ABC’s Modern Family reinforces societal gender roles and cements dominant beliefs about homosexual relationships. The show, which is consistently ranked as an extremely popular and highly critically acclaimed show, has the unique and powerful ability to both create and reinforce gender beliefs because of its large audience.

Modern Family strengthens societal needs to label homosexual relationships with the inclusion of hetero-normativity through their portrayal of the show’s couple, Mitchell and Cameron. The popular show felt the need to include gender specific characteristics with the couple, portraying Mitchell as the male role, while having Cameron exhibit feminine qualities. Cameron takes on the role of a female through child care and work life. He is a man who is seen as overly emotional and self-conscious about his weight. Likewise, he is referred to as the “woman” of the relationship by his father-in-law, Jay Pritchett. Furthermore, we are constantly reminded that the couple is not necessarily “traditional” in terms of a “modern” family. In one of the early episodes, Mitchell and Cameron, while discussing how they would like to raise their adopted child, make note that she cannot have a normal life: “that gay cruise ship has sailed.” More so, as the show has progressed, it has become increasingly evident that gender roles in relation to homosexuality are based stereotypically, and do not challenge these often irrelevant beliefs. As well, the female characters, as well as the “female” role that Cameron assumes, are the caretakers of the family. Cameron, Gloria and Claire are all stay-at-home parents. All three characters are responsible for the kids, and while the men are heavily involved in their children’s lives, the women are shown as the more involved parent.

The show has developed a massive following, and attempts to reach out to several key demographic areas, all of which can be attributed to the unprecedented success achieved by the Dunphy clan. However, through the show’s compliance to society’s gender roles and the way homosexual relationships can be manipulated to fit societal expectations, in these ways at least, Modern Family ultimately supports the status quo and does not effectively challenge it.

By: Matt Morehouse

V for Vendetta: Freedom Forever!

“People should not be afraid of their governments. Governments should be afraid of their people.” This quote resonates with powerful meaning in the graphic novel adaptation, V for Vendetta, a movie ripe with underlying connotation. The movie encourages everyone to wake up from their oppressed slumber and take back the power.

Set in the near future, 2038, the United Kingdom falls under control of a totalitarian government, the Norsefire party. The party cements their authority through fear and the promise to ensure safety for British citizens through complete control and surveillance. Norsefire maintains power and knowledge, only divulging information they wish to disclose. A masked man named V, dressed in a Guy Fawkes mask, enters the picture with the intent to “free” the people and take back their individual identity by blowing up Parliament.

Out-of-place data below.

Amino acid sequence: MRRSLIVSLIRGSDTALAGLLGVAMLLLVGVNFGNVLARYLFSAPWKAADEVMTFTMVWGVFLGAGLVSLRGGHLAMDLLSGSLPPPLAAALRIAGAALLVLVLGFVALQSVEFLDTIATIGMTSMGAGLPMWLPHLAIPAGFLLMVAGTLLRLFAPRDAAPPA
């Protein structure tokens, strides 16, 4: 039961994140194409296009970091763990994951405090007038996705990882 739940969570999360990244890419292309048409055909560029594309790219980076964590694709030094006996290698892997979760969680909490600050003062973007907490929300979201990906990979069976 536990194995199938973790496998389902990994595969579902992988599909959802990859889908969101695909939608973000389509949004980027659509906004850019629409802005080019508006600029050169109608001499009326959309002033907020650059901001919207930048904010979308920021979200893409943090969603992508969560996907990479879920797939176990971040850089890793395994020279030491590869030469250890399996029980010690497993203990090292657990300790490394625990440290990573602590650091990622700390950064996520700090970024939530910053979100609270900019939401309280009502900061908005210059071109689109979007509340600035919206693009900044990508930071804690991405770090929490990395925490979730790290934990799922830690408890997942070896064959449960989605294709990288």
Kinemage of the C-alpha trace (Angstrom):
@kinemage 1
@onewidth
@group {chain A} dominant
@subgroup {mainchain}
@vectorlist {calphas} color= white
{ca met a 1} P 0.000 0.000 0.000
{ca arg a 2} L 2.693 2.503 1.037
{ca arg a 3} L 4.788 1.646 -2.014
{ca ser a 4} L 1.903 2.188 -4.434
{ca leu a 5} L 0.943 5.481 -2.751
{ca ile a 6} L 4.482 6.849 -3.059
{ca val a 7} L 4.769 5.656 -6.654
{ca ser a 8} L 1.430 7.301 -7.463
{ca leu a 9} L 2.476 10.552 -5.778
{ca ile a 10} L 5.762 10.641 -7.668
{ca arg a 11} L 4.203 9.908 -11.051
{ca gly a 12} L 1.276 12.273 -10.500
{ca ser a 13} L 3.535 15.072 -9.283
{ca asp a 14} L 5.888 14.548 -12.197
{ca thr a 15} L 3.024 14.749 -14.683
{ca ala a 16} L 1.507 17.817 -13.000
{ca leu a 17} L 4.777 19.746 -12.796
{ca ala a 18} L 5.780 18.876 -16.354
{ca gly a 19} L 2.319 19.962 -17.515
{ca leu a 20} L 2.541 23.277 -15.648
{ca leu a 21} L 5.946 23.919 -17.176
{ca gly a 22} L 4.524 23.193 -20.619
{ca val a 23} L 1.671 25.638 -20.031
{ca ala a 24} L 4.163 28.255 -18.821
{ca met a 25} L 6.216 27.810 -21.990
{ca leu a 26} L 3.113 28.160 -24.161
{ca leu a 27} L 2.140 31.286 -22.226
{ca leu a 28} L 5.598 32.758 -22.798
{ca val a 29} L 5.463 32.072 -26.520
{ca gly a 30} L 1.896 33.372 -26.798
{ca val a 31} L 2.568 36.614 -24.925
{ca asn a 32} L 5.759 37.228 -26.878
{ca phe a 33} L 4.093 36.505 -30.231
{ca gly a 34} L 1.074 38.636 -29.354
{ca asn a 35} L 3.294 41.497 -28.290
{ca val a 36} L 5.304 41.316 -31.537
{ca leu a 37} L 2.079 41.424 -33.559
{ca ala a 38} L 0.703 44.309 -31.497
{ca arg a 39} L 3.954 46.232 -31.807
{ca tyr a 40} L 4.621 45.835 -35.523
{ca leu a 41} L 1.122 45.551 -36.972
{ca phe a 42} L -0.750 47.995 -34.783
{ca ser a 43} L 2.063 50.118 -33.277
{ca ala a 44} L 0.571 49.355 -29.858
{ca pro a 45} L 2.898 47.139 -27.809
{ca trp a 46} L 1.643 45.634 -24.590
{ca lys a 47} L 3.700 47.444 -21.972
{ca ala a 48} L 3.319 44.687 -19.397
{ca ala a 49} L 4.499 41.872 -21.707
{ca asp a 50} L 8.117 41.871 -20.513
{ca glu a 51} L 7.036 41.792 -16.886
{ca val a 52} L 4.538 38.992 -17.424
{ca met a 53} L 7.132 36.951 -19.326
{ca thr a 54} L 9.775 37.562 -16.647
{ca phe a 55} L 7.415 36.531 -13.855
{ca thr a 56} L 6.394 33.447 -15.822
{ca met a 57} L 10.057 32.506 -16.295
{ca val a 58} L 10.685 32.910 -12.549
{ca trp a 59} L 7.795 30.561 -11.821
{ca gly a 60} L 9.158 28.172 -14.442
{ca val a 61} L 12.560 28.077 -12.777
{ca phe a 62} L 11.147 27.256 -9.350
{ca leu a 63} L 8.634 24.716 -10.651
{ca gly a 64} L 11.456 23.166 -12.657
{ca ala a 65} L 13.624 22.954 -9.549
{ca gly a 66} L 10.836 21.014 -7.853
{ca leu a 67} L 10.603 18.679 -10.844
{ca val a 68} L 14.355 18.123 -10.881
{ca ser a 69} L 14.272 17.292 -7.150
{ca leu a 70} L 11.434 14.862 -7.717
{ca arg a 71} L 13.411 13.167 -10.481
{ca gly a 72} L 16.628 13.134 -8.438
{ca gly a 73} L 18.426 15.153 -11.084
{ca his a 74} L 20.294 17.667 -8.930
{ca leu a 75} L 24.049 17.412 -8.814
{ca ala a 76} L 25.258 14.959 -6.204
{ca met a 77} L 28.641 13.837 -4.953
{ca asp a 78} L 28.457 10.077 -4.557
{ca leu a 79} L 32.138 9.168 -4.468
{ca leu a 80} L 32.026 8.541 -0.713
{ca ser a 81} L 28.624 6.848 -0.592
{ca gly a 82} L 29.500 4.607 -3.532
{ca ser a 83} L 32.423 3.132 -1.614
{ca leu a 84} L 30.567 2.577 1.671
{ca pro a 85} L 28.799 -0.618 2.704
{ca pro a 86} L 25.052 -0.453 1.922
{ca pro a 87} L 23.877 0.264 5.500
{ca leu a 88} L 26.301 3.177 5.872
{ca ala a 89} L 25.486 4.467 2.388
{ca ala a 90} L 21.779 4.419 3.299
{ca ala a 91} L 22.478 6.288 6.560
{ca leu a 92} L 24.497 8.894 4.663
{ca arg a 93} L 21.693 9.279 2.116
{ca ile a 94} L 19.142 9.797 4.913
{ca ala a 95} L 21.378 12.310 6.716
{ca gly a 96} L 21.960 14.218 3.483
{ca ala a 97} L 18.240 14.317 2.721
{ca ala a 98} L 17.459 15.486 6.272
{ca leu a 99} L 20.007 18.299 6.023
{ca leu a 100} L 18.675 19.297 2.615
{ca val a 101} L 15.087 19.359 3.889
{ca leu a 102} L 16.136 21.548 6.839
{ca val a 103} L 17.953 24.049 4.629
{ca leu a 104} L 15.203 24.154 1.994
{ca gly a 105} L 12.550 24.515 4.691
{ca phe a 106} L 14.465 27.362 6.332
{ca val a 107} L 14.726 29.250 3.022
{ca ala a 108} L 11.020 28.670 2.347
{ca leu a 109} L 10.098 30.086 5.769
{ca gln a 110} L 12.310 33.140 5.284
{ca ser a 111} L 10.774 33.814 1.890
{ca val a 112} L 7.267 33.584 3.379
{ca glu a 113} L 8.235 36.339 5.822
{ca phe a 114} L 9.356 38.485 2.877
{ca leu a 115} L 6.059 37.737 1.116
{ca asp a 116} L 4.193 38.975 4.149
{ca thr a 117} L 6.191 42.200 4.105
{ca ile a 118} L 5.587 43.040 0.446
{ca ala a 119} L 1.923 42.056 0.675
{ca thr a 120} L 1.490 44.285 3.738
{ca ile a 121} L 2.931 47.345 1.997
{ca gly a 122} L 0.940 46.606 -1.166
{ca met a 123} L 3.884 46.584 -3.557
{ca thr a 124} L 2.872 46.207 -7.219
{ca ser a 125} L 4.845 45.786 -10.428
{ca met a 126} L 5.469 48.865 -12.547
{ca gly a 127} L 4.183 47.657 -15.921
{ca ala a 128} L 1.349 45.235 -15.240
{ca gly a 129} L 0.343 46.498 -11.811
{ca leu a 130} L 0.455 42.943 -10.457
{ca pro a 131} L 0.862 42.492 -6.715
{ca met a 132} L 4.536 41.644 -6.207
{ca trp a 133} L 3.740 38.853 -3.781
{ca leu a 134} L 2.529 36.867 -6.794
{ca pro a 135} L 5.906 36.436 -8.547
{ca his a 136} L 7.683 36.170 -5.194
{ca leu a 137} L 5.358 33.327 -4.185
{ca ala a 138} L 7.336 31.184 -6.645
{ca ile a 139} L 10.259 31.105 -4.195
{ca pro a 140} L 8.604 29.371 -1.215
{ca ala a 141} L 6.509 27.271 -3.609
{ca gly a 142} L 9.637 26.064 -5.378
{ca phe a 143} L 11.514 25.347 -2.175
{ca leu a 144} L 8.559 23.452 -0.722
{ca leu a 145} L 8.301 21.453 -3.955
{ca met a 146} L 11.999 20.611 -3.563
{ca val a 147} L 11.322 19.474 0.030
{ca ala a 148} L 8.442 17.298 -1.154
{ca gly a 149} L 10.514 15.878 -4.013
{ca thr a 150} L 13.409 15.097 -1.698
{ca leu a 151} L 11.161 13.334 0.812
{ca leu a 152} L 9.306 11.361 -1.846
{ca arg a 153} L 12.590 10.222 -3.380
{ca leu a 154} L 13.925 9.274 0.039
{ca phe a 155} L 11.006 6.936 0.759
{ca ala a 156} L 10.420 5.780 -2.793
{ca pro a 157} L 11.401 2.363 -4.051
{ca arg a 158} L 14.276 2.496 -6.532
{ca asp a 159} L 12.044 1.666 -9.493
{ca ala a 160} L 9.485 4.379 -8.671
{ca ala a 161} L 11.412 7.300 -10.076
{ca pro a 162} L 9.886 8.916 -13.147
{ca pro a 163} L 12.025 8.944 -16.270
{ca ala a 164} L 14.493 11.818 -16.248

After blowing up the Old Bailey, V hijacks a news building and airs a prerecorded video of himself, admitting to the crime. He then encourages everyone to join him at the parliament building the following year, and stand up to the government.

The film sends a strong message to the audience: unless people stand up for themselves in regards to civil liberties, powerlessness will follow.

At the movie’s climax, with an array of armory pointed at V, Mr. Creedy demands that he take off his mask. Rather than opening fire on the man who has created a political uproar in London, the henchmen seem more concerned with identity and power.

As V walks towards Mr. Creedy, he informs Creedy about what he is up against, “Beneath this mask there is more than flesh, beneath this mask, there is an idea . . . and ideas are bulletproof.”

V fights for Britain to take control of their country and make their voices heard early and often. He insists that he is not a terrorist, and that it’s all for the greater good. The movie does a fantastic job providing justifications for V’s actions, while allowing the audience to ultimately decide whether or not he is truly justified.

Very few movies contain the power to actually empower and motivate someone to engage in social change. V for Vendetta ultimately reminds us to stand up for our beliefs, hold the government accountable for their actions, and stay active in political debate.

- Matt Morehouse

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